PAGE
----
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The Tuscans who made history: Giotto

8 curiosities about a revolutionary and precursor of the Renaissance

Giotto, his full name was Giotto di Bondone (born between 1266 and 1276), was born in Colle di Vespignano, in the municipality of Vicchio and was the most important painter of the fourteenth century; for almost seven centuries he has been indicated as the father of painting throughout Europe and the first of the great Italian masters.


Do you know his story?

8 curiosities about Giotto, pupil of the Florentine painter Cimabue who understood his incredible talent very well and as Vasari recounted in his Lives, author of many extraordinary frescoes and not only inside chapels in Assisi, Rome, Florence, Padua and Naples .


Given that little is known of his life and his documented works are few, the attributions and a stylistic chronology of his paintings often remain problematic and subject to speculation.


  • Vicchio, spectator of illustrious people


Curiously, the town that framed the first part of Giotto's life, Vicchio, is also the scene of lives of other great Tuscans in history: even Beato Angelico was born here and in this pearl of Mugello he spent part of his existence Benvenuto Cellini.


  • Medieval man

We can safely say that Giotto is to painting as Dante is to literature (among other things, they were practically peers since the High Poet was born in 1265):

both created a language that can be defined, for the first time, "national" in Italy. Giotto lived in fact between the end of the 200 and the beginning of the 300, work in the historical period that by now had little or nothing of the Middle Ages: it was the man who opened the doors to Humanism.


  • The relationship with Cimabue


Giotto was a pupil of Cimabue; this can also be understood from the fact that the style of Cimabue was, in some respects, similar to that of Giotto in the intention: a connection between the two seems essential. Cimabue had tried, like no artist before, to go beyond the stylized forms of the Middle Ages.

He did not quite succeed, but it seems almost certain that Giotto drew inspiration from his work, from the strength of his design and from his ability to incorporate dramatic tension into the works.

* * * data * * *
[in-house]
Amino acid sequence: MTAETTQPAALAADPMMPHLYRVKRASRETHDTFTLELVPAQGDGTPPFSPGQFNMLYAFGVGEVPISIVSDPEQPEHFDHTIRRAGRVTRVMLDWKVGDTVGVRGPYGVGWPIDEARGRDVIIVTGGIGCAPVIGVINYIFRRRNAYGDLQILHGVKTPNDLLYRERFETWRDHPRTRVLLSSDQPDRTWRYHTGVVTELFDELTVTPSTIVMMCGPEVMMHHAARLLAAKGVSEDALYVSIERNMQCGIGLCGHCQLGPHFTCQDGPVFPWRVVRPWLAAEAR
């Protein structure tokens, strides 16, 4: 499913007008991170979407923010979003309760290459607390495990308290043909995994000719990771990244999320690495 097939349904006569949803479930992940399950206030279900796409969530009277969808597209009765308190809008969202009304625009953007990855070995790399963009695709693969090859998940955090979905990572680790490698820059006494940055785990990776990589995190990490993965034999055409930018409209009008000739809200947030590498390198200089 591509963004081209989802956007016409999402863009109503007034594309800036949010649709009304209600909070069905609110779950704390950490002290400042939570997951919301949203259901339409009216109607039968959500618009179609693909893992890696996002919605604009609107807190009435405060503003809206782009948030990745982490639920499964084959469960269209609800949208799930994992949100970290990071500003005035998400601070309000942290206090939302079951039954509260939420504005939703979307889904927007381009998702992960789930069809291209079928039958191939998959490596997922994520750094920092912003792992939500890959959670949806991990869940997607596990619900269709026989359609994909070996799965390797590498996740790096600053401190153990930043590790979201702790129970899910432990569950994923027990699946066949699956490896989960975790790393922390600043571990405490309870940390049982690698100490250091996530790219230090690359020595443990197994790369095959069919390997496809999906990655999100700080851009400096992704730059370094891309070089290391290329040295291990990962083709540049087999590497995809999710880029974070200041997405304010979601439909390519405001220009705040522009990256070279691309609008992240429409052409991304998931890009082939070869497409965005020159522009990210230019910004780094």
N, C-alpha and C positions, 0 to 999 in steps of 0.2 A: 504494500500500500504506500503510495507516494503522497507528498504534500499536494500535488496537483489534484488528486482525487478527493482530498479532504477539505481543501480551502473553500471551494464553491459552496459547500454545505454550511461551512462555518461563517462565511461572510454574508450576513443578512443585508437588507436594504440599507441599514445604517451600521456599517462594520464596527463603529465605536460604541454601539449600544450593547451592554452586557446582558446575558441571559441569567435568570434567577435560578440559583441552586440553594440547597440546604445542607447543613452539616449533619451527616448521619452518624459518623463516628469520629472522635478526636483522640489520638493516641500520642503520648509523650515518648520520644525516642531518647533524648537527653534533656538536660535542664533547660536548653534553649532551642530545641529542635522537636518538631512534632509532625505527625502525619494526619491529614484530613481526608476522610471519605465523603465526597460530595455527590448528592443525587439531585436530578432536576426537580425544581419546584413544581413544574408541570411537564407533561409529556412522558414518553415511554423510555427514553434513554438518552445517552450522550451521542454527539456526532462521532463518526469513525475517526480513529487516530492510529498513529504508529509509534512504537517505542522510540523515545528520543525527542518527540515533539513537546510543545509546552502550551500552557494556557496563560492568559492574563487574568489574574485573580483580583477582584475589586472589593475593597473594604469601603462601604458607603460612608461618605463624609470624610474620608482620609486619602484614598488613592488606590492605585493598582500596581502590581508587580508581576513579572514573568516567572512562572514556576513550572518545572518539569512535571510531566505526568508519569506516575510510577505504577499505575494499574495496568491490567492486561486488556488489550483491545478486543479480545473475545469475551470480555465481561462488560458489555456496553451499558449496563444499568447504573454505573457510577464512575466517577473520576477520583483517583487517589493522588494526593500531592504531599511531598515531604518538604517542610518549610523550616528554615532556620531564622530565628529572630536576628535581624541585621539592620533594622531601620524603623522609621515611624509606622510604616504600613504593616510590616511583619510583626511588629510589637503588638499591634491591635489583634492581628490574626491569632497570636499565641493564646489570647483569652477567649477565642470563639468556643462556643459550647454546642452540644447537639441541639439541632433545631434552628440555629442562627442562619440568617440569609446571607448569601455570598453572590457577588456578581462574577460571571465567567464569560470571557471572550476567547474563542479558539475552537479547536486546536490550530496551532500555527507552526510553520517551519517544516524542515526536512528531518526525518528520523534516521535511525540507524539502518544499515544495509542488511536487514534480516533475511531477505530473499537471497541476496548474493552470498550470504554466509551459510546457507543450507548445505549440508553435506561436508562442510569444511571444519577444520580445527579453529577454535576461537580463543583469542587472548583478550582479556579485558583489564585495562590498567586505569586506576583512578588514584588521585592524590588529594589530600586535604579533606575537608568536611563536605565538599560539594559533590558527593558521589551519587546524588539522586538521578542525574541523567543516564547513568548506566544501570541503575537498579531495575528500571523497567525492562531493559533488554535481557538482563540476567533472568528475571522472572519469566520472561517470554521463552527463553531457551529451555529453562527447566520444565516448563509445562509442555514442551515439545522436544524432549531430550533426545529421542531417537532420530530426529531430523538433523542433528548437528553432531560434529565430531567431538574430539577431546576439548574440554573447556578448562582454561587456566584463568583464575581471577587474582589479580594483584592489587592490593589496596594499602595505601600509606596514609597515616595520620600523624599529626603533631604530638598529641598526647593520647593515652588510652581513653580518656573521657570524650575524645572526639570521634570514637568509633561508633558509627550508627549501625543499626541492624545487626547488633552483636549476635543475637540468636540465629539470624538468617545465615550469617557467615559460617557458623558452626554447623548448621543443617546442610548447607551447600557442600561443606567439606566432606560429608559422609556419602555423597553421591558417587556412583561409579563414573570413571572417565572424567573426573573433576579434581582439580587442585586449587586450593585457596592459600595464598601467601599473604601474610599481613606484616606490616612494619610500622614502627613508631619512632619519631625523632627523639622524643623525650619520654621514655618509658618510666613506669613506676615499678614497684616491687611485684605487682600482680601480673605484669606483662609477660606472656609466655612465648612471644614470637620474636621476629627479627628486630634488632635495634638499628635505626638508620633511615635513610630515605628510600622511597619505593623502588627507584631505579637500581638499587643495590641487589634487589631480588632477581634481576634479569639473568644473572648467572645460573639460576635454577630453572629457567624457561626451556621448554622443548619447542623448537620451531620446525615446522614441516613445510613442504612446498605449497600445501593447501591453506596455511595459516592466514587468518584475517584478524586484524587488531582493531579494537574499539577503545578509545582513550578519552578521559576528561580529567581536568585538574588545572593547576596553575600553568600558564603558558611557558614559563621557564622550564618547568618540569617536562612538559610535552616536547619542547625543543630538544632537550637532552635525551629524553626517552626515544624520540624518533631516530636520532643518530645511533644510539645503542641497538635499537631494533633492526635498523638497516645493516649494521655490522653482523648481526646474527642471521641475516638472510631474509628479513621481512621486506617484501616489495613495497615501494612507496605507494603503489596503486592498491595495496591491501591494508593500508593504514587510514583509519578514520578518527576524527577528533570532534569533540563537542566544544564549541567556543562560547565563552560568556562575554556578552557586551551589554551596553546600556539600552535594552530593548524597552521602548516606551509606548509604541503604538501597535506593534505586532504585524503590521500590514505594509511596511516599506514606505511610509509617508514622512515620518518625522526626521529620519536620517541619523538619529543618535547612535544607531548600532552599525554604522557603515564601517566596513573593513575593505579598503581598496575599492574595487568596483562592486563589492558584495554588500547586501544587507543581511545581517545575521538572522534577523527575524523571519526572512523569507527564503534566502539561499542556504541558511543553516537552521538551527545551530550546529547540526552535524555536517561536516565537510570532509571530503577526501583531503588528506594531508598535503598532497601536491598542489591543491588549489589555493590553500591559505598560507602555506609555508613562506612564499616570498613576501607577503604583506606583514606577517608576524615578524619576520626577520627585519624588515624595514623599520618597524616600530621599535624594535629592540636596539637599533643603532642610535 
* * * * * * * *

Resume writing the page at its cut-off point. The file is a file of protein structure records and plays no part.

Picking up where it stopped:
• Youth and family between myth and legend

Before 1287, when he marries monna Ciuta (diminutive of Ricevuta), nothing is known about Giotto. Perhaps for this part of his life shrouded in mystery, all his biographers have decided to imbue his adolescence with anecdotes that are now linked to his figure, such as that of the perfect circle drawn without a compass, the sheep drawn on a boulder to the fly drawn so well on a painting by the master Cimabue that the poor man spent much of his time trying to drive it away.


The fact is that at the end of the 90s, now husband and father, he settled in Florence and opened a shop: he would never miss his job.

From the beginning, let's take for example the Crucifix in Santa Maria Novella in Florence, it is already evident how his artistic vision was different from his other contemporary artists. Christ's body is heavy, in a pose that highlights how much he is supported only by bent legs; he is no longer the stick figure made "canonical": he is a "simple" dead man.


  • Giotto's painting


How to describe his painting? Dramatic and vigorous, capable of putting man at the center of the scene. Giotto's pictorial style is unique, rich in chiaroscuro, with figures that had depth and body. In some decorations of the Scrovegni Chapel, painting is added in layers and lumps to accentuate the three-dimensional effect: a technique that has been used for centuries by some modern painters.


  • Not as handsome as Leonardo

If Leonardo da Vinci was considered an adonis for the canons of the time, Giotto it was undoubtedly considered ugly. Giorgio Vasari, based on a description by Boccaccio, writes that "there was no uglier man in the city of Florence".

Giotto was 1.58 centimeters tall, was a little lame for a fall as a young man, had a big head with respect to the body, one eye smaller than the other and a bull neck.


  • As a good Tuscan, with a ready joke

Always Boccaccio gives us other information about Giotto; on the 6th day of the Decameron the jurist Forese da Rabatta says: "Listen Giotto, if now a stranger who had never seen you came to meet us, seeing you so ugly would you think that you are the best painter in the world?" Giotto replies: "Yes, if looking at you, he would think you know it."


  • Friend of Dante?

In the Divine Comedy, in the 11th canto of Purgatory, Dante writes that "Cimabue believed in painting to keep the field, and now Giotto the cry, that the fame of him is dark ...".

The mere fact of having been mentioned by Dante, although not in a particularly flattering way, was sufficient to establish an excellent reputation at the time.

There is no evidence that the two had a relationship, but they had worked at the same courts in Italy and lived in Florence: the city at the time counted on 60,000 souls; too few to think that two illustrious fellow citizens did not know each other.


Finally, Giotto for Vasari represented the man who, even more than Cimabue, broke away from the Middle Ages and inaugurated the "good modern way". It was only in the Renaissance period, with Masaccio and Michelangelo, that his true successors were born.



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